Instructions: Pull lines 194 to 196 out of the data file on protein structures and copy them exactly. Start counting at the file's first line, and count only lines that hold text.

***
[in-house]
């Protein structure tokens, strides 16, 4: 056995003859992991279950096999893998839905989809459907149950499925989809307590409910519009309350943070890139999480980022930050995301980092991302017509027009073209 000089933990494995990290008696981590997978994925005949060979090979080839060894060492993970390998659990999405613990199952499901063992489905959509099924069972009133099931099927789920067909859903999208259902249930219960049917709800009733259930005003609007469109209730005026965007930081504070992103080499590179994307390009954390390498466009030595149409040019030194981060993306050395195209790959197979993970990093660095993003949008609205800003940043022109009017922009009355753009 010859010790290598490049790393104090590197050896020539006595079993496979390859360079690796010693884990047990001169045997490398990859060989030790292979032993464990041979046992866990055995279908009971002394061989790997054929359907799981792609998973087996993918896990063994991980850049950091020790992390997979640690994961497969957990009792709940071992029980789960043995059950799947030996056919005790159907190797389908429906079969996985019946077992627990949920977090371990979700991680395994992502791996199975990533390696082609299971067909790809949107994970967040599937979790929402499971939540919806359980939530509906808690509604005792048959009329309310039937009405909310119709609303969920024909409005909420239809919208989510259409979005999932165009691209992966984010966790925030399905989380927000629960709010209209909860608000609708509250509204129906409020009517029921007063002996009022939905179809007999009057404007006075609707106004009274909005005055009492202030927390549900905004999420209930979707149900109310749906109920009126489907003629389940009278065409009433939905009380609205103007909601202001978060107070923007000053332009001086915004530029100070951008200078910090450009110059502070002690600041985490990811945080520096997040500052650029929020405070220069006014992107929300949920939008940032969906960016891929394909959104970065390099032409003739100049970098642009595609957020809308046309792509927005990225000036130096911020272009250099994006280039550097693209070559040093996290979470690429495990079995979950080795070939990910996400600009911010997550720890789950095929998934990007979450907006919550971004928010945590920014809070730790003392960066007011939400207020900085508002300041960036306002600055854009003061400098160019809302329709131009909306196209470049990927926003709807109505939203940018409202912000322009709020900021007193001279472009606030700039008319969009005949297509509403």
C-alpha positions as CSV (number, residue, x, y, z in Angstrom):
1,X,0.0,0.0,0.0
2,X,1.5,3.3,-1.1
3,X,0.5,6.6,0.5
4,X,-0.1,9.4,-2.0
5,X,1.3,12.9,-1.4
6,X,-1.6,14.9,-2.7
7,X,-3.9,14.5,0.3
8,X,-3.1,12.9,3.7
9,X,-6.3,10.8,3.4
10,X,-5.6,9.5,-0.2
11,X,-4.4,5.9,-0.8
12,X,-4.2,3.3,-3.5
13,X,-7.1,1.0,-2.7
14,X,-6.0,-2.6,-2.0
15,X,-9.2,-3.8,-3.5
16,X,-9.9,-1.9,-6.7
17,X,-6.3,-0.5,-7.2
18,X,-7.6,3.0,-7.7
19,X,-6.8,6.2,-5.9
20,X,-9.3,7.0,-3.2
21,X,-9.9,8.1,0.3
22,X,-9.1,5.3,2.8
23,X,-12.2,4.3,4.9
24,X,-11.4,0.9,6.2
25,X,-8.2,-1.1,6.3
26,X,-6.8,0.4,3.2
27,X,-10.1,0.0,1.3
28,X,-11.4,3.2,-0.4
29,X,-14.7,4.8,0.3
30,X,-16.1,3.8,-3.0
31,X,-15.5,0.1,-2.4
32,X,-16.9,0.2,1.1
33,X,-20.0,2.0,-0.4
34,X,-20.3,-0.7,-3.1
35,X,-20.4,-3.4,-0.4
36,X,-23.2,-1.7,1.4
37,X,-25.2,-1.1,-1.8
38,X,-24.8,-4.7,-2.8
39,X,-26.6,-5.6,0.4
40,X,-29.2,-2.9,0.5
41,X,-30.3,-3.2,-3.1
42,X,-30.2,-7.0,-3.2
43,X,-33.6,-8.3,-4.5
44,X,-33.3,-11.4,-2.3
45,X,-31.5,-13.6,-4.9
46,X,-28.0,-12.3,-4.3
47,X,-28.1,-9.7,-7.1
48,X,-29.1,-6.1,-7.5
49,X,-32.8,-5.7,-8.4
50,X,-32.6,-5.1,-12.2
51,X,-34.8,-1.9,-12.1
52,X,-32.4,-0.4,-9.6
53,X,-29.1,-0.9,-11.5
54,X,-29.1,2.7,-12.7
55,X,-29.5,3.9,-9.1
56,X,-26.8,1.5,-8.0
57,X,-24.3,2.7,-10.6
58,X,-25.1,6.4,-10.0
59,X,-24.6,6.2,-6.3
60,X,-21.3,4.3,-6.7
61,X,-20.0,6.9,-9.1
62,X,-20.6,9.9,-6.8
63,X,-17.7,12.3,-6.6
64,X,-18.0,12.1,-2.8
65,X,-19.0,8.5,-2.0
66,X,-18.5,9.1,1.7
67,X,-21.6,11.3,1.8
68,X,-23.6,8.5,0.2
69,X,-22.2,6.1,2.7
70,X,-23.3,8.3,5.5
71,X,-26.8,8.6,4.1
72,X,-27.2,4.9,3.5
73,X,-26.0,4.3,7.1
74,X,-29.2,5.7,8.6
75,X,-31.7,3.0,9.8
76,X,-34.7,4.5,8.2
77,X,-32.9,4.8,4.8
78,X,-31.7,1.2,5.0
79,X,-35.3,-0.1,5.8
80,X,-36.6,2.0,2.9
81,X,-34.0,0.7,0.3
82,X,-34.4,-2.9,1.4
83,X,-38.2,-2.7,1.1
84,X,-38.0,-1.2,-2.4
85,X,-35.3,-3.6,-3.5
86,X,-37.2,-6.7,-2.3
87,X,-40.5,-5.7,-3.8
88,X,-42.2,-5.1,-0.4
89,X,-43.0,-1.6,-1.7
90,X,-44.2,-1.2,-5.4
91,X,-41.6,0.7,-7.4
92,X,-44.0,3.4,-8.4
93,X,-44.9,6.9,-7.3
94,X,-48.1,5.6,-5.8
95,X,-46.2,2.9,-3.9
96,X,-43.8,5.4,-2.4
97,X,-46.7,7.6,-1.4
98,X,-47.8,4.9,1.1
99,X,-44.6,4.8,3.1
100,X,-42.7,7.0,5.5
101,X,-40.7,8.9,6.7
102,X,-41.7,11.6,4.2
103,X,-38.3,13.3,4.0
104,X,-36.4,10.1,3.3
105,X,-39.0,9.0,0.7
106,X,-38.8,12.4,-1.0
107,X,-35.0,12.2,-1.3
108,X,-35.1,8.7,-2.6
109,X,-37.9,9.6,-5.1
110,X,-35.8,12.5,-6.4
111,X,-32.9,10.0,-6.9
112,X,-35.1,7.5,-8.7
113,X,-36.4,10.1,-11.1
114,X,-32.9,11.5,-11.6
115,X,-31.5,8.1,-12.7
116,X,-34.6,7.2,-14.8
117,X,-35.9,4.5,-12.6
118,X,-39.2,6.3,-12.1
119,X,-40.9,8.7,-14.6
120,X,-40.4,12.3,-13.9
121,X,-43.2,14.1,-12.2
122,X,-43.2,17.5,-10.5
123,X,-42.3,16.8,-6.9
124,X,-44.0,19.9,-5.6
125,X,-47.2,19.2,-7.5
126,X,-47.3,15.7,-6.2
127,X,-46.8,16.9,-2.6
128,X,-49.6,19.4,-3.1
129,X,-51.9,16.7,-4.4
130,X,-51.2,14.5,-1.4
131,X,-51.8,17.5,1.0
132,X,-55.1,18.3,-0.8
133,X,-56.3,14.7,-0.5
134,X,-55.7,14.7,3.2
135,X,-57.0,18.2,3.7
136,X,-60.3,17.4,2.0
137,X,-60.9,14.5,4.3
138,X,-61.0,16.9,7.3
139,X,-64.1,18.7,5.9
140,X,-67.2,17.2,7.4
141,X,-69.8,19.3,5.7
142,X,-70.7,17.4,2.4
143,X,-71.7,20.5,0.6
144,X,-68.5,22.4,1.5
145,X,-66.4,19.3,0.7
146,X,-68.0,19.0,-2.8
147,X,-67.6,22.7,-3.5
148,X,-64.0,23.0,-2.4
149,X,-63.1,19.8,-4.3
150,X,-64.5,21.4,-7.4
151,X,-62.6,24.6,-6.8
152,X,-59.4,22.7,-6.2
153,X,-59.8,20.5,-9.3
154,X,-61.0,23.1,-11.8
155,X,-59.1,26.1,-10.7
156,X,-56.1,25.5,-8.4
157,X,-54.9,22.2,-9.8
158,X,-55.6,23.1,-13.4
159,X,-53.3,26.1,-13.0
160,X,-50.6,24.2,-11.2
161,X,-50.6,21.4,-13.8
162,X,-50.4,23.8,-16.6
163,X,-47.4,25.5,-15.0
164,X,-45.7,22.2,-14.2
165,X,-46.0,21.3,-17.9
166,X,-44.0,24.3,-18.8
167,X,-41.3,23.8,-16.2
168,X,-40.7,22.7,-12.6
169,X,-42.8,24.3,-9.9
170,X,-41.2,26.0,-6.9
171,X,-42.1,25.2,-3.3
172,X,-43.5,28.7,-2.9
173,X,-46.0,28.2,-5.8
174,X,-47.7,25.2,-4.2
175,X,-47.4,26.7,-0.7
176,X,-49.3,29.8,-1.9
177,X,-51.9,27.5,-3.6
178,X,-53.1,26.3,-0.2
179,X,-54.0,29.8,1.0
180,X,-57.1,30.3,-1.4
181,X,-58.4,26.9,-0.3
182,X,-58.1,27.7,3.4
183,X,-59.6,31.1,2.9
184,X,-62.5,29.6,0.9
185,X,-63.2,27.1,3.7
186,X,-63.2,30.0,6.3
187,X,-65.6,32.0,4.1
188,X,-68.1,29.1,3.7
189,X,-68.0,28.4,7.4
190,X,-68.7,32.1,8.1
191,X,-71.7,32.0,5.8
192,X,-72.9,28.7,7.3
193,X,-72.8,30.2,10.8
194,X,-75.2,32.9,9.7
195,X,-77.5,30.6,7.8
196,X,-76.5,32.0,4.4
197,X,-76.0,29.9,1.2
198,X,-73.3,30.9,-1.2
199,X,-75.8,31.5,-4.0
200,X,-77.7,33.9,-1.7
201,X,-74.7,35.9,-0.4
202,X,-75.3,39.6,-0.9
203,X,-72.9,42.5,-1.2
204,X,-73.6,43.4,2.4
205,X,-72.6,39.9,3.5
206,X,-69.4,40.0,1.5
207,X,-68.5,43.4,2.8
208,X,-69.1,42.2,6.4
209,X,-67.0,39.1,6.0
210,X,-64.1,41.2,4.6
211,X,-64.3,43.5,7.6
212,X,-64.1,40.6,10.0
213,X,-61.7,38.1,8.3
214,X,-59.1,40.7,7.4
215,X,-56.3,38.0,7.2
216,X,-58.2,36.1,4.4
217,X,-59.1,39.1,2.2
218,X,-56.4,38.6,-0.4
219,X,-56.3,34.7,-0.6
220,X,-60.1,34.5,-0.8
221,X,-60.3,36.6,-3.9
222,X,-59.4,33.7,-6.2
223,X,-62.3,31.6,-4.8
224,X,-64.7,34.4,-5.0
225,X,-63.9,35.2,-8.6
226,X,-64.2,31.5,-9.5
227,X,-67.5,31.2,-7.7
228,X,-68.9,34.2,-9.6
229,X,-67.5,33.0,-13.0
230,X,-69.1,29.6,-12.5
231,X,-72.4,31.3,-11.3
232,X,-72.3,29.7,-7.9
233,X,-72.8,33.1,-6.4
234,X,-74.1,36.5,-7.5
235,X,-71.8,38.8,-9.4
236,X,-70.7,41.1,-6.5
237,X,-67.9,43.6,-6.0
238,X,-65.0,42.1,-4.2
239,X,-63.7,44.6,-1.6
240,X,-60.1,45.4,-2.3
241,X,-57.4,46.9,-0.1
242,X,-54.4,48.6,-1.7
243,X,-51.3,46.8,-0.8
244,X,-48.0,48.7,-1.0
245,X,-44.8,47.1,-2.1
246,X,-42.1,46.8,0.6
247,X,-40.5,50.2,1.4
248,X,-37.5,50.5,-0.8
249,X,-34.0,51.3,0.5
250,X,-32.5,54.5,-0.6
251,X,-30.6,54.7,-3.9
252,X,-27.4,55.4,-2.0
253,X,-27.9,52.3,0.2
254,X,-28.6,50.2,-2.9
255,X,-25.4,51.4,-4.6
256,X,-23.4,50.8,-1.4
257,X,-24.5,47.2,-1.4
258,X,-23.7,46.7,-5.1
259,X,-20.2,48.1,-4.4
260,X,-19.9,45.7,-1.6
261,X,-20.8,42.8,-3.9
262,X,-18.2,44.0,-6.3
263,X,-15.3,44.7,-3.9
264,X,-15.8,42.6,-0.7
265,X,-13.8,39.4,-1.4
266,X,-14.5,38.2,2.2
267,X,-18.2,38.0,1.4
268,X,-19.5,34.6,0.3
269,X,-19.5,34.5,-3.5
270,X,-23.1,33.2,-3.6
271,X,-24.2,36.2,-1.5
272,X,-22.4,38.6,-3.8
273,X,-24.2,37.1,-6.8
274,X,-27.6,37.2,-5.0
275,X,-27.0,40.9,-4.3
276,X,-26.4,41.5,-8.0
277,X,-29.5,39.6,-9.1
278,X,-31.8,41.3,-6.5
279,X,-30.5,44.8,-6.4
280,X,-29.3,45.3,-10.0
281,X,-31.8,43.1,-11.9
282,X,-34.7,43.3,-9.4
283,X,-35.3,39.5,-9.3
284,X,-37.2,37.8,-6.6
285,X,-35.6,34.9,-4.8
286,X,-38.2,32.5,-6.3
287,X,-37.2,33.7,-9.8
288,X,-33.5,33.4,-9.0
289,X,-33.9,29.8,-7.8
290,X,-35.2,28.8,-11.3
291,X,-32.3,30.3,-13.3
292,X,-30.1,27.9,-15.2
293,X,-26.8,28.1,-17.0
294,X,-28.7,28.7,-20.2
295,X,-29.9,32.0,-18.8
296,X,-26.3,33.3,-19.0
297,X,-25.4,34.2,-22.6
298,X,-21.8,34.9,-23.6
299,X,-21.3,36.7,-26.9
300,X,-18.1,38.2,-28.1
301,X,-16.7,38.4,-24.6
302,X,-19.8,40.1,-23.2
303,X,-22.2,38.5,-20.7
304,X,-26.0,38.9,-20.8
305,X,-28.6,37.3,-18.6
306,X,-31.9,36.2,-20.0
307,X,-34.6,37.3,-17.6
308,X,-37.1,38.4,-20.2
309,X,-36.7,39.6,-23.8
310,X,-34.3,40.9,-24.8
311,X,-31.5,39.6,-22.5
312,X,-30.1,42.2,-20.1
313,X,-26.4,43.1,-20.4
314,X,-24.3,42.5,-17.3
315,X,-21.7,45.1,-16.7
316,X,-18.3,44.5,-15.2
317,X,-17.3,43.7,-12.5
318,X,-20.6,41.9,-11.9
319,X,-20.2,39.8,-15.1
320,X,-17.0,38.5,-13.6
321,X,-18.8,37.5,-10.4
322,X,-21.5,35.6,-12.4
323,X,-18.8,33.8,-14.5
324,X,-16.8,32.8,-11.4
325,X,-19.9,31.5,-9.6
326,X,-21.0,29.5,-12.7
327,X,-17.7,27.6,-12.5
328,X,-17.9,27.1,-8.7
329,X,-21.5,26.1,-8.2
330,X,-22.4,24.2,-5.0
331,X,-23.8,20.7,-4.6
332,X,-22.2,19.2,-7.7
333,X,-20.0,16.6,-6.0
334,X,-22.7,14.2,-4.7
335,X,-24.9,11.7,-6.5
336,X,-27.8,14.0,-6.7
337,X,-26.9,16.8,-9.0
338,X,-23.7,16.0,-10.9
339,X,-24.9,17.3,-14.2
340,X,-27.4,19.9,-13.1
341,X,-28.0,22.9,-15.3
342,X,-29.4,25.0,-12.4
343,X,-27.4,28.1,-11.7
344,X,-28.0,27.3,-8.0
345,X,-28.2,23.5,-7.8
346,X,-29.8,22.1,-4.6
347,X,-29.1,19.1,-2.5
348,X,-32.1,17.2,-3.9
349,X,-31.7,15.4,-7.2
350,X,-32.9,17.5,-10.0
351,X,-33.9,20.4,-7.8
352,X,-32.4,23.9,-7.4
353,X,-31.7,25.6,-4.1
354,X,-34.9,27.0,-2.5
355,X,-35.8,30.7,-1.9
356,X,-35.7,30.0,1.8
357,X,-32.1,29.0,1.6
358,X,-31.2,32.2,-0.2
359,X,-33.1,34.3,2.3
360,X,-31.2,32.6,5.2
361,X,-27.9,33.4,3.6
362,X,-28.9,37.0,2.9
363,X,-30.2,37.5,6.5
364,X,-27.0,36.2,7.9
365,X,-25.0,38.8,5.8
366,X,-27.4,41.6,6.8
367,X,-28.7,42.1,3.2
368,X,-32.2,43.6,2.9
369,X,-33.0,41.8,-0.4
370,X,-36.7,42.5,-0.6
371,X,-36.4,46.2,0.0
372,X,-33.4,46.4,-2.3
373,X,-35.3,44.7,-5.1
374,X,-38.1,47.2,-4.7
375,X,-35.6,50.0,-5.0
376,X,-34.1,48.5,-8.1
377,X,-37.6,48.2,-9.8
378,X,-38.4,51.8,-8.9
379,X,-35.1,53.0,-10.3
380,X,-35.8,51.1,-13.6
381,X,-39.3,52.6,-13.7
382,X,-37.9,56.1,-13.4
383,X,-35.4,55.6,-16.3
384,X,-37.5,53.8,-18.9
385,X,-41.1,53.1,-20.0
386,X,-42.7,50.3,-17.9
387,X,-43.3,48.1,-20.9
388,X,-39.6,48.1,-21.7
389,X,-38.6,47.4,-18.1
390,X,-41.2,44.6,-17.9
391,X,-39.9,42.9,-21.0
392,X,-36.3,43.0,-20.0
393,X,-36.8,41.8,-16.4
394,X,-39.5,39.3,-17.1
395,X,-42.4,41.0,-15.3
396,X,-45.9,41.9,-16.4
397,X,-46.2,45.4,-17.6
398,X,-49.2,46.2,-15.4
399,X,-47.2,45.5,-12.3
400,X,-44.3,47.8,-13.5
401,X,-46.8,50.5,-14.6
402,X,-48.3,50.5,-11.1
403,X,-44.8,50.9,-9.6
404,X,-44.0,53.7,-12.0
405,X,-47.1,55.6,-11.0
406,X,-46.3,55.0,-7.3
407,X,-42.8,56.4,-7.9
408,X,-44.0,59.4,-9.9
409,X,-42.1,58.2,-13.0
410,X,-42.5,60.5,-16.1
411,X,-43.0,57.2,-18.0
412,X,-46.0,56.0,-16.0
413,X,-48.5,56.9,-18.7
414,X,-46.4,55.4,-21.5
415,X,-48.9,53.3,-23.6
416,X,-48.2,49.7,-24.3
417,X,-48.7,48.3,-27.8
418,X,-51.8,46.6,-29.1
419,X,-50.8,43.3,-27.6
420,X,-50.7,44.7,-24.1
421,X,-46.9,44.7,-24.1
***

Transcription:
191,X,-71.7,32.0,5.8
192,X,-72.9,28.7,7.3
193,X,-72.8,30.2,10.8